A rare opportunity to own a unique collection of Swordfish memorabilia.
The Battle of the Atlantic was the longest and most complex campaign of WWII. Fairey Swordfish, launched from Escort carriers and MAC ships, played a huge part in winning that war. These wonderful aircraft, so well suited to the task, flew in all weathers and proved to be a superb deterrent to the German U boats, reducing allied ship losses to a minimum.
The Collection includes:
A swatch of Swordfish linen signed by the late S/Lt Bruce Vibert who flew Swordfish while in 842 NAS from HMS Fencer. On May 2nd 1944, S/Lt Vibert sank U-674 using rockets from his Swordfish MkII
Original signalling lamp from a Swordfish. Used for general signalling, but in particular when on convoy defence duty when radio silence was the norm. Supplied in original box. NB this features original wiring and mini two pin plug. It would need to be updated to function and meet current safety standards.
Museum quality model . A large scale (1/27 - 46cm x 37cm) and superbly detailed model of Swordfish LS326 which served in the Battle of the Atlantic and currently resides, in flying condition, in the Navy Wings Heritage Hangar.
A limited edition print (250) shows Swordfish LS326 setting out on yet another cold patrol and has original signatures of veteran aircrew including those who flew in the Atlantic and one survivor of the Battle of Taranto.
It's a stunning image that will enhance any home and is an opportunity to own a piece of history. It is also a fitting tribute to the bravery of the pilot's and crew.
Supplied with certificate of authenticity and signed by:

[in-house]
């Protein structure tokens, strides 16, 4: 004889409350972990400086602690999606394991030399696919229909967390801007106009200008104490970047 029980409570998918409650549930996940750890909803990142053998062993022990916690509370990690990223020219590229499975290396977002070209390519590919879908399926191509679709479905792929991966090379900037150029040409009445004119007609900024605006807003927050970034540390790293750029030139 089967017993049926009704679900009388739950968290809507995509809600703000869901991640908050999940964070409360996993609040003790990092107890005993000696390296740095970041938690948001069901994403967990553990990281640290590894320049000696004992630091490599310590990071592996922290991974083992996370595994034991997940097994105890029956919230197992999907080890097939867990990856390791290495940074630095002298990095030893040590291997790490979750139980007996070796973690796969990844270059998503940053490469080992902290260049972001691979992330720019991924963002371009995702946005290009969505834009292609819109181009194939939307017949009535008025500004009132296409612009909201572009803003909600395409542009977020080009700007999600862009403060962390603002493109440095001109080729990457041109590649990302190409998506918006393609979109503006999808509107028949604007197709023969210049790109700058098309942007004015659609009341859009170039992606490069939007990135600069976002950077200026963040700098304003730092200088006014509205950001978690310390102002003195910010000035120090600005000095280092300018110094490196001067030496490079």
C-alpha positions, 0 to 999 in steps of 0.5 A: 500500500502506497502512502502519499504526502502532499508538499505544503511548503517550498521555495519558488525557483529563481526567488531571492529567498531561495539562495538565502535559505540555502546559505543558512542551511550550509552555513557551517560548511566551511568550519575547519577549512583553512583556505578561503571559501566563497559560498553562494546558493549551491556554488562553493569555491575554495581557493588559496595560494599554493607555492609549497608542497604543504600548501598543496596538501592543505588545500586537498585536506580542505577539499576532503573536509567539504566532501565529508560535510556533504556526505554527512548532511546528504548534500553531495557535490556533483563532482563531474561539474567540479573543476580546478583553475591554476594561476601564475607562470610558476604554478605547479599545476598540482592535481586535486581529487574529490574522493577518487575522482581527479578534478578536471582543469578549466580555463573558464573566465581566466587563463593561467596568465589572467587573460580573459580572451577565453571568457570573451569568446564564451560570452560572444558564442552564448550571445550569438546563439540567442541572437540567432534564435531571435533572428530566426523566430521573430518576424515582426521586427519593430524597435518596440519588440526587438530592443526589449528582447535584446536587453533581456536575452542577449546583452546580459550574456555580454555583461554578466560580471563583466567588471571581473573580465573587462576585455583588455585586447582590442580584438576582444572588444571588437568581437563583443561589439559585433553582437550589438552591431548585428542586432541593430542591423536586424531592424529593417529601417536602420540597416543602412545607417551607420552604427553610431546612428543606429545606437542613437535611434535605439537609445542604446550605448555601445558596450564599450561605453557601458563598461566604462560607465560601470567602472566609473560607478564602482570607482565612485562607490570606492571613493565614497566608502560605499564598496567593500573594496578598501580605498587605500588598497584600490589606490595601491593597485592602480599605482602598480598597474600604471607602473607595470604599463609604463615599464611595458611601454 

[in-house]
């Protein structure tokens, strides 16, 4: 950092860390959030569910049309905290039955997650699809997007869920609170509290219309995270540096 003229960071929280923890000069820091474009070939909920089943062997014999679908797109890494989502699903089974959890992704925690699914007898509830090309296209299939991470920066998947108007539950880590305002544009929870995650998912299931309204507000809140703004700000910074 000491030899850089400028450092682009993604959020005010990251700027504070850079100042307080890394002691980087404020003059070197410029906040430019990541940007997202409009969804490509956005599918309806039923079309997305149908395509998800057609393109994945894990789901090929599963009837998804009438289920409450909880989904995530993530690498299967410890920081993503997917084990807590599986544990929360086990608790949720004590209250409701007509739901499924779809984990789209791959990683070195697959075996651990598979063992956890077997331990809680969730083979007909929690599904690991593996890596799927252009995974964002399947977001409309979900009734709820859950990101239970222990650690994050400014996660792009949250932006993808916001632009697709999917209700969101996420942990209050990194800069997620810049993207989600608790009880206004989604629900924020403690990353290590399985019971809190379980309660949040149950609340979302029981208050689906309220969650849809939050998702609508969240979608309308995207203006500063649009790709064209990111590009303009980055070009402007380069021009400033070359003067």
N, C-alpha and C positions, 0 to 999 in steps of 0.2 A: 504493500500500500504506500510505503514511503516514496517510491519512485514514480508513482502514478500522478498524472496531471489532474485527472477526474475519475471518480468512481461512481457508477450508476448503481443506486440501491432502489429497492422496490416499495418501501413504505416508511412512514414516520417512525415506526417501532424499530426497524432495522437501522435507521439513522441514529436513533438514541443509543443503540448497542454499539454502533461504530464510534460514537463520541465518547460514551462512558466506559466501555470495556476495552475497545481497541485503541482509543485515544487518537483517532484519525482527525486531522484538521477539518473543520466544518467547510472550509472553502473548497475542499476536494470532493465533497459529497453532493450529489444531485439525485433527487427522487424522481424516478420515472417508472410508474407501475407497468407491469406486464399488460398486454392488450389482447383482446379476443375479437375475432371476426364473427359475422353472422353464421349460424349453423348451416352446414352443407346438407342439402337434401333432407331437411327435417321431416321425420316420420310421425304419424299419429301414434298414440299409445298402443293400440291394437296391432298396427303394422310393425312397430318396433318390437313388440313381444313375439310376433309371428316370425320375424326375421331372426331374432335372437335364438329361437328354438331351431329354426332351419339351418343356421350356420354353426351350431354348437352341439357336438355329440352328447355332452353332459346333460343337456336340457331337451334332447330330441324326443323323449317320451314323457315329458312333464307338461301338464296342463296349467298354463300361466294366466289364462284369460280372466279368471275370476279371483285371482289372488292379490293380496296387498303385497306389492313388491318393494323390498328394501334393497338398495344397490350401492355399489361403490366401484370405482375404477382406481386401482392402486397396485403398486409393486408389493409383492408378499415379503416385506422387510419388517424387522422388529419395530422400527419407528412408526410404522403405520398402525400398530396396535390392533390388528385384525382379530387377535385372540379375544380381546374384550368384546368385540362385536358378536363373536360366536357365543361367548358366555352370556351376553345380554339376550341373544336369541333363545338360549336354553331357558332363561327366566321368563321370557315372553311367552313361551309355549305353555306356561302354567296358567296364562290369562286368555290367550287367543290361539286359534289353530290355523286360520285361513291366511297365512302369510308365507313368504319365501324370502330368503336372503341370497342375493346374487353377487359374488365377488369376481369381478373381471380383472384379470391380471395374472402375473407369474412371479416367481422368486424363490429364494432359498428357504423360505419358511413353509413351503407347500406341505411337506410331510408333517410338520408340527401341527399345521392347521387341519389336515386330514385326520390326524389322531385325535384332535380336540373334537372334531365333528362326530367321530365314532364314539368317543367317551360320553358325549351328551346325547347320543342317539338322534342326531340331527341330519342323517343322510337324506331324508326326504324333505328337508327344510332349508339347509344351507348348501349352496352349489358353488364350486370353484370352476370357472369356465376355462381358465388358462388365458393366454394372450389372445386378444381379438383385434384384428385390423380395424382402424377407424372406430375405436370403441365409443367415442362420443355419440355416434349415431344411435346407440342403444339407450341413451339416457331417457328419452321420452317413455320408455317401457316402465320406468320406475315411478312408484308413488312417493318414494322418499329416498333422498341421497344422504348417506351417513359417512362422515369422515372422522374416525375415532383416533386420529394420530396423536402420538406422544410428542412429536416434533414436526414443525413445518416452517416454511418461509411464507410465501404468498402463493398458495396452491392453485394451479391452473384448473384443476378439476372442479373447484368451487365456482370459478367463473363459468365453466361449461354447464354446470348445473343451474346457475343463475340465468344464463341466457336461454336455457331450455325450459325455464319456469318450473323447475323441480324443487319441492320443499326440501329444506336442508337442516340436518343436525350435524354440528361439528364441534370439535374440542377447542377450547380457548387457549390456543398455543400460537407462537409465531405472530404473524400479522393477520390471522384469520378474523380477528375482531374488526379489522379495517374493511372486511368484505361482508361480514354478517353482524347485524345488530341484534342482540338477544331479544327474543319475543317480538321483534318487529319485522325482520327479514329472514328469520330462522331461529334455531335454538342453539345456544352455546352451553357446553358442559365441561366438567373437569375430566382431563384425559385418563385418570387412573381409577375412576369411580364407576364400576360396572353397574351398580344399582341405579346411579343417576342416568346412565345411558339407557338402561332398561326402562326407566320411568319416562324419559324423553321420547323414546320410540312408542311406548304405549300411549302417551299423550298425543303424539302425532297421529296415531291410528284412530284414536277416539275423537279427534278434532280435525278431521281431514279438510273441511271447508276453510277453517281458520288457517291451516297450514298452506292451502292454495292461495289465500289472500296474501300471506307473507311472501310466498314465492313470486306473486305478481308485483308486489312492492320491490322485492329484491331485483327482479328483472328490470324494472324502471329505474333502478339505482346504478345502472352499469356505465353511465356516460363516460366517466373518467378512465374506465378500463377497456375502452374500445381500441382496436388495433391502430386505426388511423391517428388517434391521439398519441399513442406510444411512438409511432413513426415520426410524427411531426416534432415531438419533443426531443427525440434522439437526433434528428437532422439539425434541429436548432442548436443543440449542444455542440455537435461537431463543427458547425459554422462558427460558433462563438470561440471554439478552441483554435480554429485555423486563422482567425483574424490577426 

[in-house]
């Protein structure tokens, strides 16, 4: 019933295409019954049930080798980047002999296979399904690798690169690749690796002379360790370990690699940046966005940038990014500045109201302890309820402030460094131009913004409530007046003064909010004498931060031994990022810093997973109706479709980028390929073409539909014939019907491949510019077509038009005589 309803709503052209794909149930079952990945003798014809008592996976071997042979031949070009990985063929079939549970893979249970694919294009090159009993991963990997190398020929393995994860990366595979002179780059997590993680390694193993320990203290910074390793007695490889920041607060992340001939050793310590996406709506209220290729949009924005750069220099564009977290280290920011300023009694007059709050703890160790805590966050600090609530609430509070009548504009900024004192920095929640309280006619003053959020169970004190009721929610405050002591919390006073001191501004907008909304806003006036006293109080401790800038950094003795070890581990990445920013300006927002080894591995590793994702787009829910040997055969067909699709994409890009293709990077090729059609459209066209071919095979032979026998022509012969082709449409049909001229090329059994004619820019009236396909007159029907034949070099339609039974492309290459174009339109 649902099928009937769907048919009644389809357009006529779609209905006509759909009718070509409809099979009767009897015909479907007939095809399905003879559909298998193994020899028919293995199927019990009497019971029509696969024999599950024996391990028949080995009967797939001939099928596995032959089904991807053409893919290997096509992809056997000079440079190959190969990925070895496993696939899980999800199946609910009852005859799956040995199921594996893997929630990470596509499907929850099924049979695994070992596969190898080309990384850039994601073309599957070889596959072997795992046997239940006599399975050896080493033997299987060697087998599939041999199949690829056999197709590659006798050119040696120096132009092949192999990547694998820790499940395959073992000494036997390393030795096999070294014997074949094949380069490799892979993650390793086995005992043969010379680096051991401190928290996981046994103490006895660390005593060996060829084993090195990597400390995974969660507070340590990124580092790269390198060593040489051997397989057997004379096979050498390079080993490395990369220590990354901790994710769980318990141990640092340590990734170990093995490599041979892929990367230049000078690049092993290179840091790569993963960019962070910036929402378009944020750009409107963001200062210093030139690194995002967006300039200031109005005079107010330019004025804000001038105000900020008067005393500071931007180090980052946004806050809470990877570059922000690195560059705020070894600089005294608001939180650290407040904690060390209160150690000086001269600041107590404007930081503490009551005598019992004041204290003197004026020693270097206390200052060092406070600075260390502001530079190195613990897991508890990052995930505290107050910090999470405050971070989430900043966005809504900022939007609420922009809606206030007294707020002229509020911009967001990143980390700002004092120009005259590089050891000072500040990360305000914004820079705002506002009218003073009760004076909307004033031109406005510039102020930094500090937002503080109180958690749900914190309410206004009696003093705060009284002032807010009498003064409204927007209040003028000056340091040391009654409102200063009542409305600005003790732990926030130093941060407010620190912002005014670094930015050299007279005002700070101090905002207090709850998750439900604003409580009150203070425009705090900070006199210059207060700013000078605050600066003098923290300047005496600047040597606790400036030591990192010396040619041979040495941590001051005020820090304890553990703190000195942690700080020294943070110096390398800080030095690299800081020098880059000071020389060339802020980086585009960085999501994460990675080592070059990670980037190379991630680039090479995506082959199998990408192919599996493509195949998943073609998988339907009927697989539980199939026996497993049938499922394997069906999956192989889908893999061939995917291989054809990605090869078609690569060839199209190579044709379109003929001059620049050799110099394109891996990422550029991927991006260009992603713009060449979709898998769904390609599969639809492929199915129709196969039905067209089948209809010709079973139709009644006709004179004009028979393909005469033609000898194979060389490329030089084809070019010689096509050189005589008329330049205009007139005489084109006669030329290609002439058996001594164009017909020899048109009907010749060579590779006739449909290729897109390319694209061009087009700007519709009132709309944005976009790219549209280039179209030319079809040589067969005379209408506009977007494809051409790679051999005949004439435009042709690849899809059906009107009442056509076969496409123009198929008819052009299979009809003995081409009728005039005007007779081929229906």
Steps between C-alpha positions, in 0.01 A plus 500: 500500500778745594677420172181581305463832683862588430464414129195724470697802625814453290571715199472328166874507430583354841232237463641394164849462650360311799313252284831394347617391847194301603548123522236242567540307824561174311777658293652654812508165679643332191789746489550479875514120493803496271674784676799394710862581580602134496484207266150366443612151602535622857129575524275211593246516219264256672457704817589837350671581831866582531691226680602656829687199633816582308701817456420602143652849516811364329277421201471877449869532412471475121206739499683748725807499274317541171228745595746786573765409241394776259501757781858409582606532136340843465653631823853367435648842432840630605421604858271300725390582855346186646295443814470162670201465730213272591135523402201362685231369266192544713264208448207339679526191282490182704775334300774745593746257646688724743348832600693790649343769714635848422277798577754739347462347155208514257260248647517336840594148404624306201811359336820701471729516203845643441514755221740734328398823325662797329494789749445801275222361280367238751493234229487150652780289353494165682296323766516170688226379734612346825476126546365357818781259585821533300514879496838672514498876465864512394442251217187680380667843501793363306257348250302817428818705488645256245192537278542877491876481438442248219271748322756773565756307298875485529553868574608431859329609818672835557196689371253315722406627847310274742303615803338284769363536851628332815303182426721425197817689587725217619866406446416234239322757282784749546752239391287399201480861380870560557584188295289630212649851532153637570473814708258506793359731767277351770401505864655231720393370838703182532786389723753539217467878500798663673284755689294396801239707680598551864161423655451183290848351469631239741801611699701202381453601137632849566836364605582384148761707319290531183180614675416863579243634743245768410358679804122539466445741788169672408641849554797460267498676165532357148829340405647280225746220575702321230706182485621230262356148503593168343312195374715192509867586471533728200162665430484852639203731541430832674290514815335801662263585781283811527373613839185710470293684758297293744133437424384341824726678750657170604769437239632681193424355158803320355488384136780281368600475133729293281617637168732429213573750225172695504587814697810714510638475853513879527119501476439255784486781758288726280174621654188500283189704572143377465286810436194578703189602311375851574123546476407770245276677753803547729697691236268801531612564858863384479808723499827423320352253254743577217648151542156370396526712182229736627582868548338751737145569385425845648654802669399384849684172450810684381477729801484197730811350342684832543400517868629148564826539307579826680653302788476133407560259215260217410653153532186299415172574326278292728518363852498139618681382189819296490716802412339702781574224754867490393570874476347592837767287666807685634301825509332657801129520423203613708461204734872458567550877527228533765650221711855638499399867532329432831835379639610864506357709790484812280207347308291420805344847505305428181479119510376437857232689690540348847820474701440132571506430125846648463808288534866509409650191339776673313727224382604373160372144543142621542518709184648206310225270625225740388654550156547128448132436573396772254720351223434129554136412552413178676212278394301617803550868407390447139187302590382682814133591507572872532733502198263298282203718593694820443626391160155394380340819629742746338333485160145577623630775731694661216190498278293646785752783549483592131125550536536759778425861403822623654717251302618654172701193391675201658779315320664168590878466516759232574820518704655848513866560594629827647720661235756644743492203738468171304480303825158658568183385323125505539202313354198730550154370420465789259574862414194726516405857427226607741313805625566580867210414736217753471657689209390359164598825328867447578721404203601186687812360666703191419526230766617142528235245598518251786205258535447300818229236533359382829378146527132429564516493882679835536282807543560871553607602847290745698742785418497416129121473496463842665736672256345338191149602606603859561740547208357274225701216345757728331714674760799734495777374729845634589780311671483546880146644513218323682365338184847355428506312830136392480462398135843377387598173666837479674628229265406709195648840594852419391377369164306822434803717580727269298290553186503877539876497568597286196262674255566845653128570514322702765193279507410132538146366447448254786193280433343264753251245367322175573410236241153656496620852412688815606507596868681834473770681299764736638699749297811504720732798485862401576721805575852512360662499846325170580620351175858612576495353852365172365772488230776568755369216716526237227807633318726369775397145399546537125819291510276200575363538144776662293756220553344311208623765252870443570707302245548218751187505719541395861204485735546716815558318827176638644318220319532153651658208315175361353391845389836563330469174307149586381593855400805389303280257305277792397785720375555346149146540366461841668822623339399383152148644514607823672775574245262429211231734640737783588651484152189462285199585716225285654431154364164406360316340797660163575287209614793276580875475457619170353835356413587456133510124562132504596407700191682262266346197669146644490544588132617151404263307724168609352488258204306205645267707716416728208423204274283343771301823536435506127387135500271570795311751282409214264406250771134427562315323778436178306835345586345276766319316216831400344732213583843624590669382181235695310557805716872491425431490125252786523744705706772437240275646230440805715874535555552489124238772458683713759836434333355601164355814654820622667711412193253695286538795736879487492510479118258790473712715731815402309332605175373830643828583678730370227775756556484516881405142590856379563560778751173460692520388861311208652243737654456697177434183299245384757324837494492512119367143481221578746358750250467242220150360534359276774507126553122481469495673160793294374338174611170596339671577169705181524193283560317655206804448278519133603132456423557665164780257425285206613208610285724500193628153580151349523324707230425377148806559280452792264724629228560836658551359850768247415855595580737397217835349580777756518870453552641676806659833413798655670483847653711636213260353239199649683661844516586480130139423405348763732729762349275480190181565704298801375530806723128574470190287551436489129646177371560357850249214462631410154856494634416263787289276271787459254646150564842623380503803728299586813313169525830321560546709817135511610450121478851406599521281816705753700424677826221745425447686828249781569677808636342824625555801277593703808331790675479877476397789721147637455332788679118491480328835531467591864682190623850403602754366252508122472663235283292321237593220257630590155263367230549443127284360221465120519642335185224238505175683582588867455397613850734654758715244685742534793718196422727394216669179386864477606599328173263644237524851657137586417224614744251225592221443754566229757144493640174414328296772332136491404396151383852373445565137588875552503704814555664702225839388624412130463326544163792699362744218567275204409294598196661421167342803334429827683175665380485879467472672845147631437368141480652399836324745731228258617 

MAC Ship Pilot – Stanley Brand
Swordfish pilot Sub Lt Stanley Brand joined 836 NAS and served on MAC ships Alexia and Empire MacColl. He is the author of Achtung! Swordfish! (and also pranged W5856 – another Swordfish in the Navy Wings Heritage flight!).
MAC Ship Observer – John Treble
Lt John Treble served in 826 NAS operating from Malta and North Africa before joining 836 NAS and serving aboard MAC ships Acavus, Empire McAndrew and Empire Mackay.
MAC Ship Telegraphist Air Gunner – John McFarling
PO (Air) John McFarling served in 833 NAS and 836 NAS on the MAC Ships Miralda, MacAndrew and Rapana before moving to 758 NAS
MAC Ship Air Staff Officer – John Neale
Lt Cdr John Neale was awarded his DSC for his part in the attack on Taranto in 1940 while flying with 815 NAS. He then served with 823 NAS on the Malta run with HMS Furious and then 841 NAS where he earned a DFC for operations in the Channel.
Artist – Terrence Lee
Terrence Lee is a highly regarded artist who specialises in marine subjects and worked for a period at RNAS Yeovilton
Rapana was launched in April 1935 and was converted to Merchant Aircraft Carrier (MAC ship) in July 1943.
She displaced only 8000 tons (or 16,000 with a deep load). Almost 483 feet in length, she had a maximum beam of just 62 feet. She was equipped with a single 4inch QF (quick fire) gun, two single 40mm Bofors and six 20mm Oerlikons. She carried 3 Swordfish which were parked on deck as there was no hangar. She was reconverted to a mercantile tanker in 1945, renamed Rotula in 1950 and scrapped in Hong Kong in 1958.
Fairey Swordfish LS326
LS326 is one of the last two flying Fairey Swordfish aircraft in the world and is part of the Navy Wings Heritage Flight. Built by Blackburn in Sherburn in Elmet, she was delivered to the RN in 1943. She saw service in L Flight 836 NAS in MV Rapana between September and November 1943 and later in 836K Flight in MV Empire MacCallum during 1944. In 1959 she was used in the film ‘Sink the Bismarck!’.
Books - I sank the Bismarck & War in a Stringbag - two classic books about warfare fought in one of the great unsung aircraft heroes of WWII. Ripping yarns including first hand narratives about the sinking of the Bismarck and the attack on Taranto.
Mug and coaster from our popular British legends series.
Lapel pins - Swordfish and Remembrance, both with detailed images on a Fleet Air Arm zigzag silver and blue background.
Mighty Swordfish booklet - What flying in a Swordfish from aircraft carriers was really like and how this remarkable aircraft achieved a service record which is second to none.